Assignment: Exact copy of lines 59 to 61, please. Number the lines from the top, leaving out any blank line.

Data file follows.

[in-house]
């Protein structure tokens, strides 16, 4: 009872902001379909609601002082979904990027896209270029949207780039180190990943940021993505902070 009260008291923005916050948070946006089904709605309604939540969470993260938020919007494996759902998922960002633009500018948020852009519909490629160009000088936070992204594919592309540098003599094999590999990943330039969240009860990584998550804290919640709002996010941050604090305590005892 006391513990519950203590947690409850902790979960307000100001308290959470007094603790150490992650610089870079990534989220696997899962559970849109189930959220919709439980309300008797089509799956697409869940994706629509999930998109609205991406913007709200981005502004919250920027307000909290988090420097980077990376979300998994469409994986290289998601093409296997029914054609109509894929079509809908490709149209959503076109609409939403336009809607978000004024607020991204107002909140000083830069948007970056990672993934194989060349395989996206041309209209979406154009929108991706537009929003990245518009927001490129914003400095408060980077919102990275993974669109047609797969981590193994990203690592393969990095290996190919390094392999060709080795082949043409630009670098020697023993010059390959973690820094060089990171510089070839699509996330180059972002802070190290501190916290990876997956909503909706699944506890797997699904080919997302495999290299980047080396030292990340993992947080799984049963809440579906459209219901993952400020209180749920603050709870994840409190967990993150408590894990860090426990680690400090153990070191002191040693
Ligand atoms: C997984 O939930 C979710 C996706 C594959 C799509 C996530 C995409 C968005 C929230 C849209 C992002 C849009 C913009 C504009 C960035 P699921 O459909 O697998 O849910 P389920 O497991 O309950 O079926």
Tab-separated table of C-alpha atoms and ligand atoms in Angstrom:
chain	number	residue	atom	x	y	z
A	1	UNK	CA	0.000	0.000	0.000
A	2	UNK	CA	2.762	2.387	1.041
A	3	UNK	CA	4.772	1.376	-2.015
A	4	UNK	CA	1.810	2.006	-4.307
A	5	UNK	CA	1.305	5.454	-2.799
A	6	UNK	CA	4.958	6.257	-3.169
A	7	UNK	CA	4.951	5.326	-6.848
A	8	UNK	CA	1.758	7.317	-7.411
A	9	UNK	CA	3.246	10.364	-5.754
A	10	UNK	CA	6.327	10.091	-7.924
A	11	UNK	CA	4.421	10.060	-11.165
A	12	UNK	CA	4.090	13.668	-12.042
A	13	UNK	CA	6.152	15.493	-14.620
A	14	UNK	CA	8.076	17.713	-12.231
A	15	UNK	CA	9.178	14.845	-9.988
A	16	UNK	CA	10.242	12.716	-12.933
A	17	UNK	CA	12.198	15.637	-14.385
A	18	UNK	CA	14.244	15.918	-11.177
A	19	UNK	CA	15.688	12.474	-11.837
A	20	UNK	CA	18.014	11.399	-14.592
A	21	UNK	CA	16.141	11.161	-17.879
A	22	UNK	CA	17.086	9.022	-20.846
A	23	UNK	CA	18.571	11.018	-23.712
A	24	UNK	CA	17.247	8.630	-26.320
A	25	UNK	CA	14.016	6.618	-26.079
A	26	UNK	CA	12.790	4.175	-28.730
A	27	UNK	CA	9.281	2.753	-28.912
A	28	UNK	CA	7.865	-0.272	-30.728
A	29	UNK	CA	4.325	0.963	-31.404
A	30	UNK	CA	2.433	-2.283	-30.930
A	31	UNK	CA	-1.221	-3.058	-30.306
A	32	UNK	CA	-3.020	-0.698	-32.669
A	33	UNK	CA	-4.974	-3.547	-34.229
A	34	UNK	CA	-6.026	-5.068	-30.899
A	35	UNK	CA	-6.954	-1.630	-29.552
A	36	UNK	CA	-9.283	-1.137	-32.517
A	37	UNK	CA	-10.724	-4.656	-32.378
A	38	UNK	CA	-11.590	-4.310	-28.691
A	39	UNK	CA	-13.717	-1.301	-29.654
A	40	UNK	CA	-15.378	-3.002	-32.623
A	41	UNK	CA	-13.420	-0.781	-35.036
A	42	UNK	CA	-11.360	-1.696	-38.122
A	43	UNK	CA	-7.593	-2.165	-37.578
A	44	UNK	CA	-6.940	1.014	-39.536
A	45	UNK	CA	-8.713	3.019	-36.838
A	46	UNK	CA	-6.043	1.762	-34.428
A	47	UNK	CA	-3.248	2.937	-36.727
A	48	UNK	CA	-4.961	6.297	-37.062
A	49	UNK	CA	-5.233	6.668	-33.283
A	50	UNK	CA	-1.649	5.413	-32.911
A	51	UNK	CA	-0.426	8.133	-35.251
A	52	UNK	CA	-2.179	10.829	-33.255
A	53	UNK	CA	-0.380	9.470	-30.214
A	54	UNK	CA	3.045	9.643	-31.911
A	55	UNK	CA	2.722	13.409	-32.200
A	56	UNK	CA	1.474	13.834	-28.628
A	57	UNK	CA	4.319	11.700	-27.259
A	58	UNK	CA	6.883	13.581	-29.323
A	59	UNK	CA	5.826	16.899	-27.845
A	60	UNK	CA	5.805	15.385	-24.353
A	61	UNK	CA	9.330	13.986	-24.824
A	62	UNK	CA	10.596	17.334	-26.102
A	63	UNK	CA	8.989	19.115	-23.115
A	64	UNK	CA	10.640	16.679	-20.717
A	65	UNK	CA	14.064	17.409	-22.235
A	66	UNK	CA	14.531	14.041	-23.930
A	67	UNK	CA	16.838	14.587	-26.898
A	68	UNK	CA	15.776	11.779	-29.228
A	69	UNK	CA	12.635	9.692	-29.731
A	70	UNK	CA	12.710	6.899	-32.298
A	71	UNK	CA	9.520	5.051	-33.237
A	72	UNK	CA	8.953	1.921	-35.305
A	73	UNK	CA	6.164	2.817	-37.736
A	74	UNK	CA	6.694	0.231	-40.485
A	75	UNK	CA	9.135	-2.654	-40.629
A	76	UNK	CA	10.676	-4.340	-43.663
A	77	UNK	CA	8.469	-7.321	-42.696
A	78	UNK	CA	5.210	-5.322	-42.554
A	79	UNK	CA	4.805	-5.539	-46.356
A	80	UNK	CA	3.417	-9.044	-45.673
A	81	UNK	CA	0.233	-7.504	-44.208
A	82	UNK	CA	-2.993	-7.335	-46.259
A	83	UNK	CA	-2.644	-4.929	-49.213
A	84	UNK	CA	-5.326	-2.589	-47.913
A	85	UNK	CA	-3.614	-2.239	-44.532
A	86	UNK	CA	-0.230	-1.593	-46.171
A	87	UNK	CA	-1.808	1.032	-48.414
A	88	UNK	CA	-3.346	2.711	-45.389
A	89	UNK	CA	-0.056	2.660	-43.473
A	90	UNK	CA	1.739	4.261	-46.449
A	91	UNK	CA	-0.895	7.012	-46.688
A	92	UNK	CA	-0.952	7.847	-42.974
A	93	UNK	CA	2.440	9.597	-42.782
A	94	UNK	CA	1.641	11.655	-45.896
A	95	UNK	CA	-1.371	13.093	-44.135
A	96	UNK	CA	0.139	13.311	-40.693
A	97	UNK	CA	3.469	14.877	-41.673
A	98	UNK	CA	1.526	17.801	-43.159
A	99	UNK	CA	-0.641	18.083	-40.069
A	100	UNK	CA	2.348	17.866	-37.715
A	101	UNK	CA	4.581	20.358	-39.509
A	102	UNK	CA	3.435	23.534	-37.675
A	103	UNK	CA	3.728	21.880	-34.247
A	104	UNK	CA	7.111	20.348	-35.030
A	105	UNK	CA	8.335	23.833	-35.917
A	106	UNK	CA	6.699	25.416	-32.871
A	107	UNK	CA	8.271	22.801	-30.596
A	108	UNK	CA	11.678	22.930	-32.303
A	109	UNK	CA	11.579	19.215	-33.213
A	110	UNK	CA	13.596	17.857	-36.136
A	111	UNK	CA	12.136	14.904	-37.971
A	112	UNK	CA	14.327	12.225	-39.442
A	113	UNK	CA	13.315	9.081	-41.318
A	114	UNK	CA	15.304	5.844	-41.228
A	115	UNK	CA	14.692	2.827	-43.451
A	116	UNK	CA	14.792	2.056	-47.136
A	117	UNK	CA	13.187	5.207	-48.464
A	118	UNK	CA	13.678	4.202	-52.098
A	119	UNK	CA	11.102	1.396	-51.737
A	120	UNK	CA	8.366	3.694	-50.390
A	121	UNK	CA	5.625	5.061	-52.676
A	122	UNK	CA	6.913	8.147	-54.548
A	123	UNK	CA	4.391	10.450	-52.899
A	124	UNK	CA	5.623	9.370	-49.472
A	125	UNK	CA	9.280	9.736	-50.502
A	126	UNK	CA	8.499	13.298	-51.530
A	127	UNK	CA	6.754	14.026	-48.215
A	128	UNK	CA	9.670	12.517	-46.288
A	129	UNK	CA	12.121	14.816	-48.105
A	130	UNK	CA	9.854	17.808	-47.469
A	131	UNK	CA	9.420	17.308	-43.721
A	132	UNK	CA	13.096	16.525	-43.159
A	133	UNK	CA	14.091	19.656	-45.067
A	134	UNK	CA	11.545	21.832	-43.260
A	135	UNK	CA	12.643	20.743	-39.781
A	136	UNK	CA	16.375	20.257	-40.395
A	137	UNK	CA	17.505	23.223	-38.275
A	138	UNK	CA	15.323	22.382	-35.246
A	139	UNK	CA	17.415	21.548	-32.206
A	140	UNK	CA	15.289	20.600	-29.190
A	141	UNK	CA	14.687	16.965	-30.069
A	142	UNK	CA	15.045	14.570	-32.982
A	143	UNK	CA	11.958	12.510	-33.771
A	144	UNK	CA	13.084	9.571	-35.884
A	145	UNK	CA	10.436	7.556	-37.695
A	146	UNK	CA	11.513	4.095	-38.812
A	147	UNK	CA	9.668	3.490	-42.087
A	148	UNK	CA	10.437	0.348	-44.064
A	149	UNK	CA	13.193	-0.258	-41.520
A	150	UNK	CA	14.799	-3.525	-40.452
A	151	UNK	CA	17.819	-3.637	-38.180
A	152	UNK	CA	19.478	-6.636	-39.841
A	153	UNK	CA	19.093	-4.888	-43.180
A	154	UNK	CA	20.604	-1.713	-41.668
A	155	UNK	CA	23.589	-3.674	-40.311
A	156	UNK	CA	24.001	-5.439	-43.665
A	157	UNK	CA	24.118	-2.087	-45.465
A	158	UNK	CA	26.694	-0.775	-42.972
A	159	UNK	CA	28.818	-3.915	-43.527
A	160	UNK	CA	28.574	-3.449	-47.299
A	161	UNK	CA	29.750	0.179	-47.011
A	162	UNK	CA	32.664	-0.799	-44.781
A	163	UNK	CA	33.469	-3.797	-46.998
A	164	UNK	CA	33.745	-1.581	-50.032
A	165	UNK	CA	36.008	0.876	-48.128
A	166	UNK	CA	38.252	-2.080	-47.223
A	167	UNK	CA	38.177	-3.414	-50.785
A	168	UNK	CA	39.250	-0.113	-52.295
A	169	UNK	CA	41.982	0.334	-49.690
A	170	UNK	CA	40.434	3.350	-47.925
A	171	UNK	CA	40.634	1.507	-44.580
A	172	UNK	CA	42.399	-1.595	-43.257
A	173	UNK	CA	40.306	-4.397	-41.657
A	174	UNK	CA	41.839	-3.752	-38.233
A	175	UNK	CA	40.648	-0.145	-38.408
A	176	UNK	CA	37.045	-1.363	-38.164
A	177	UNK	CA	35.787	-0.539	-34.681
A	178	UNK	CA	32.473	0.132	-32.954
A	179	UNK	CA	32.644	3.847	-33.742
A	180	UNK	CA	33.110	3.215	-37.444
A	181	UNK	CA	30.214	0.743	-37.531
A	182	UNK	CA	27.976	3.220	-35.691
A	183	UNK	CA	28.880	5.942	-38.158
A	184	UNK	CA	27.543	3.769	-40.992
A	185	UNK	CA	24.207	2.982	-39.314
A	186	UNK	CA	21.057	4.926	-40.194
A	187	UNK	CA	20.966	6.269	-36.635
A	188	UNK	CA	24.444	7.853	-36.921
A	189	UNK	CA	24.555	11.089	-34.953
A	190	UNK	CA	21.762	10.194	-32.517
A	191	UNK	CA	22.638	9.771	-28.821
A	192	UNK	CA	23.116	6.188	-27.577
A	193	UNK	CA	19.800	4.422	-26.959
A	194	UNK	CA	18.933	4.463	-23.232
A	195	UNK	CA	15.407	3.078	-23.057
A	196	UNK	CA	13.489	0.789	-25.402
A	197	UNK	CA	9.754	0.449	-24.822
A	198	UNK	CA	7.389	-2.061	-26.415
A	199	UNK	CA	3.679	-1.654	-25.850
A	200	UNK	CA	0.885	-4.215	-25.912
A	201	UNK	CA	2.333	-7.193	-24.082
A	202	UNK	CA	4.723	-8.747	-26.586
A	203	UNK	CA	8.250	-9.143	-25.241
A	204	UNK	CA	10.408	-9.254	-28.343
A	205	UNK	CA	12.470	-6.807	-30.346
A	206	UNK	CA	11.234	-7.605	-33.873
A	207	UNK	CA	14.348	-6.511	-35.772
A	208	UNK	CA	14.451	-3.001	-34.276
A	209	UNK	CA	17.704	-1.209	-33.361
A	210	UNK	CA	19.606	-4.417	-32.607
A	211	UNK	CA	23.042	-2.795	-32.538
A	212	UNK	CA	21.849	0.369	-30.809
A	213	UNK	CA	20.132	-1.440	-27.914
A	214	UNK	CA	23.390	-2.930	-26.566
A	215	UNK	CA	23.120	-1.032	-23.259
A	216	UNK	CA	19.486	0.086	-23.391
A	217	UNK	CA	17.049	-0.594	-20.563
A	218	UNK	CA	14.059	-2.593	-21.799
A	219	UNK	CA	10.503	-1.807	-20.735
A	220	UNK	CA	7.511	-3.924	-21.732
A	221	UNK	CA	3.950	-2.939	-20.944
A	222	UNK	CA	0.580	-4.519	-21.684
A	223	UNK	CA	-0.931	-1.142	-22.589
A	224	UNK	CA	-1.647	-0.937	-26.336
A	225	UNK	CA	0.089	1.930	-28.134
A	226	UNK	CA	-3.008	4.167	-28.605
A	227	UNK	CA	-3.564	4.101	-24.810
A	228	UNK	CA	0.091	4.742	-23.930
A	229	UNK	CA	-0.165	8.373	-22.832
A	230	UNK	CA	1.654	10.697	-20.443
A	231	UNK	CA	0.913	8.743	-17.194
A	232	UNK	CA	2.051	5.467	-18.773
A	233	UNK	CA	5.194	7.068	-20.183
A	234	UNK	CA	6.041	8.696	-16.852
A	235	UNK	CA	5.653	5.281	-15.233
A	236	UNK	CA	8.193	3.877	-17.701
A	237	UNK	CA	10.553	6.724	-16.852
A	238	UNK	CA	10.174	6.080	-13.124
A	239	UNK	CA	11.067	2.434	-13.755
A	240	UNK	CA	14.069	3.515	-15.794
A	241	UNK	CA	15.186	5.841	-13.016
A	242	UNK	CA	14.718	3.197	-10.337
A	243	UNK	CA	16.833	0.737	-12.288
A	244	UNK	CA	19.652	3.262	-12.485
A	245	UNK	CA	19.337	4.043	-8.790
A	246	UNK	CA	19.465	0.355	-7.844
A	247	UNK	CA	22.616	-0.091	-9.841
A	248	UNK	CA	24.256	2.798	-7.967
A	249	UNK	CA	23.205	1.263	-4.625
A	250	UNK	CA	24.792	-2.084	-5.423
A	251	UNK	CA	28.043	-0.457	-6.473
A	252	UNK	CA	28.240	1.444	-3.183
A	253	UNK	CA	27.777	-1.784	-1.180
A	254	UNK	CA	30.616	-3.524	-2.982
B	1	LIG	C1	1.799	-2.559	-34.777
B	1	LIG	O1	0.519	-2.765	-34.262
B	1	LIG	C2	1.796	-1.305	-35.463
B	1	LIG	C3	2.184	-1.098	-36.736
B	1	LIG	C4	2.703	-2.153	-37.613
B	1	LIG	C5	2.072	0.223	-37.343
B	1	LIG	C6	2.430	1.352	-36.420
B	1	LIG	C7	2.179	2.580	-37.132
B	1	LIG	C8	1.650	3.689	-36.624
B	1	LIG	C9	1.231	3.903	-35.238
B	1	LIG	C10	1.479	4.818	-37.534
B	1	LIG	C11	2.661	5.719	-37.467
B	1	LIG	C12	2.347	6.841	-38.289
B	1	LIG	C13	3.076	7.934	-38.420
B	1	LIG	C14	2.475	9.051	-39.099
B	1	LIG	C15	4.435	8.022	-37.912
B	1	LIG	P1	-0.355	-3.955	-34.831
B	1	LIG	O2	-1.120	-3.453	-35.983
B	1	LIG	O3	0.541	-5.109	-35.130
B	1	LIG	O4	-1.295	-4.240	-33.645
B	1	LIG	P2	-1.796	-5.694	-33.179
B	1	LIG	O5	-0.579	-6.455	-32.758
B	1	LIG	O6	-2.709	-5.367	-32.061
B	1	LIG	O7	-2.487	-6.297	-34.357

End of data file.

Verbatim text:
A	54	UNK	CA	3.045	9.643	-31.911
A	55	UNK	CA	2.722	13.409	-32.200
A	56	UNK	CA	1.474	13.834	-28.628